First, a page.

A SAFETY net of funding is being kept to help those affected by cuts to Torbay Council's supporting people budget.
The service is facing the toughest cuts of all Torbay Council departments and charities have already warned it may hit the most vulnerable in Torbay and lead to the closure of some facilities such as Factory Row homeless hostel in Torquay.
The current budget for the service is £4.4million, and the proposal is to cut it by nearly half next year down to £2.5million and then down to £680,000 the following year, which will be retained as a 'safety net'. The total cut over two years is £3.2million.
The service is used by around 1,200 vulnerable people with a Torbay connection helping them to become independent through providing help and housing support.
It helps older people, homeless families, people with mental health issues, with learning disabilities, the disabled, young people, victims of domestic abuse, those with alcohol and drug problems and ex-offenders.
The council says it has no statutory requirement to provide these kind of services, and some other councils do not provide them, but Supporting People's work helps the council meet its statutory duties to care for the homeless, children, families and young people, deal with crime and disorder and improve public health.
The number helped has gone up from 929 in 2009/10 to 1,244 last year, the majority aged under 45.
But the council says it believes many of the vulnerable people who use the service will be helped out by other departments and organisations.
Chief executive Steve Parrock explained they had looked at Adult Social Care service, the largest budget in the council, and Supporting People together. The cuts made in Supporting People may be offset by care provided by adult services in some cases.
Adult Social Care is facing an 18 per cent cut over all, Supporting People 73 per cent.
Mr Parrock said they had started consultation with the groups and organisations involved. "The team is proposing to use the residual amount as a safety net to target where they feel the other agencies and organisations are potentially leaving gaps.
"No decisions have been made until the consultation runs it course."
He explained: "We didn't set out to do uniform salami slicing of services. We targeted and prioritised services taking into account the needs of the individual — but also the government's requirements, the mandatory services we have to provide.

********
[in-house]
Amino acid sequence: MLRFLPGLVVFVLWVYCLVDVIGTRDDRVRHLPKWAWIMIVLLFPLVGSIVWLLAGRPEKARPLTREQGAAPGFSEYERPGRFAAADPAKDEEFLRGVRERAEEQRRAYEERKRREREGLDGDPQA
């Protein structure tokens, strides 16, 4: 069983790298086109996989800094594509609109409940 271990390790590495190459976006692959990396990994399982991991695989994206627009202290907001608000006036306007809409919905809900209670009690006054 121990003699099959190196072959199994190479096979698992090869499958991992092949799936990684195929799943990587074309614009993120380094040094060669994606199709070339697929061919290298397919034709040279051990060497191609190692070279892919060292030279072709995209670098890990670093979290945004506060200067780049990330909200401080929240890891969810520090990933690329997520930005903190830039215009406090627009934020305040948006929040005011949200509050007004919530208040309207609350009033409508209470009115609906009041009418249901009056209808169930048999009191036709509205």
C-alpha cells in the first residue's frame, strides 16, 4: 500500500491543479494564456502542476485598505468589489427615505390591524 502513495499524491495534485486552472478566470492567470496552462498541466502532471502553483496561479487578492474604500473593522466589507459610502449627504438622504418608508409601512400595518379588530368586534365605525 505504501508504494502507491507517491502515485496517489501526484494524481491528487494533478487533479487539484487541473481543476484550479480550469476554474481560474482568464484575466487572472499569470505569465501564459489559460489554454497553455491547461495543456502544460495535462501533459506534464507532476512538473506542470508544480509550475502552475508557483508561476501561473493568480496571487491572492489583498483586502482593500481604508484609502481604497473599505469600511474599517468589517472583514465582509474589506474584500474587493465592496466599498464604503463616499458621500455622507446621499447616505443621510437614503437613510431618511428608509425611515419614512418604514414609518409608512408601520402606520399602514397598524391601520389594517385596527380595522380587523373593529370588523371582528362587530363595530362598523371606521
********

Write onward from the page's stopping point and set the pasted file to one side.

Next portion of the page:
"The reduction for Adult Social Care services and Supporting People combined was 21 per cent. Other areas are facing cuts of on average 24 per cent."
Among the cuts proposed are:
£135,800 cut in the young people support and accommodation service. This provides 45 units of accommodation for those aged 16 to 24 who would otherwise be statutorily homeless or children in need requiring statutory social work intervention. The proposal is to reduce the budget by 55 per cent.
The integrated families service comprising support in 14 accommodation units, 14 outreach and six emergency units for homeless families, could to be completely cut over two years with an £87,400 cut next year and £43,700 the following year.
The council's contribution to the domestic abuse outreach service to help victims stay in their own homes could be scrapped, by cutting £105,500 next year though it will be funded through public health domestic abuse reserves so there should be no impact.
£300,000 could be cut from the supported employment service for those with learning disabilities including those with Aspergers and autistic conditions. The proposal is to maintain the joint Project Search with South Devon College and Torbay Hospital.
Support for the Leonard Stocks Centre for the homeless would be cut by £150,000 next year, half of its council funding.
It is proposed to axe the funding of £239,800 next year for the Jatis project of 25 units of temporary accommodation for people in treatment for drug and alcohol dependance.
The £350,000 budget for the social inclusion floating support service providing short term help for people with housing crises could be axed next year.
The £358,700 budget for floating support for people in similar circumstances could be cut 100 per cent.
The £60,000 budget for 10 units of accommodation for criminal offenders with complex needs on licence who have a Torbay connection could be wiped out next year.
The £450,000 Reaching Out South West project which mostly helps people with mental health issues could be axed in 2015/16.
The budget for an Folks at Home outreach service which helps people move from residential care into extra care housing could be halved with a cut of £95,400 next year.
The £305,700 budget for sheltered housing supporting older people living in the social housing sector could be axed next year.
An £11,000 cut to the extra care scheme is proposed. This supports older people as an alternative to residential or nursing home.
The proposal is to axe the £39,400 budget for link workers who support the take up and monitoring of personal budgets. This is currently funded jointly with Torbay Southern Devon Healthcare Trust and others.
The £250,000 budget for personal budgets supporting people with learning disabilities and help people move out of residential care into extra care could be axed next year.
A review of staffing arrangements is proposed with a reduction of £53,200 next year and £186,000 the year after with potential redundancy costs. The department currently employs the equivalent of nine full time staff.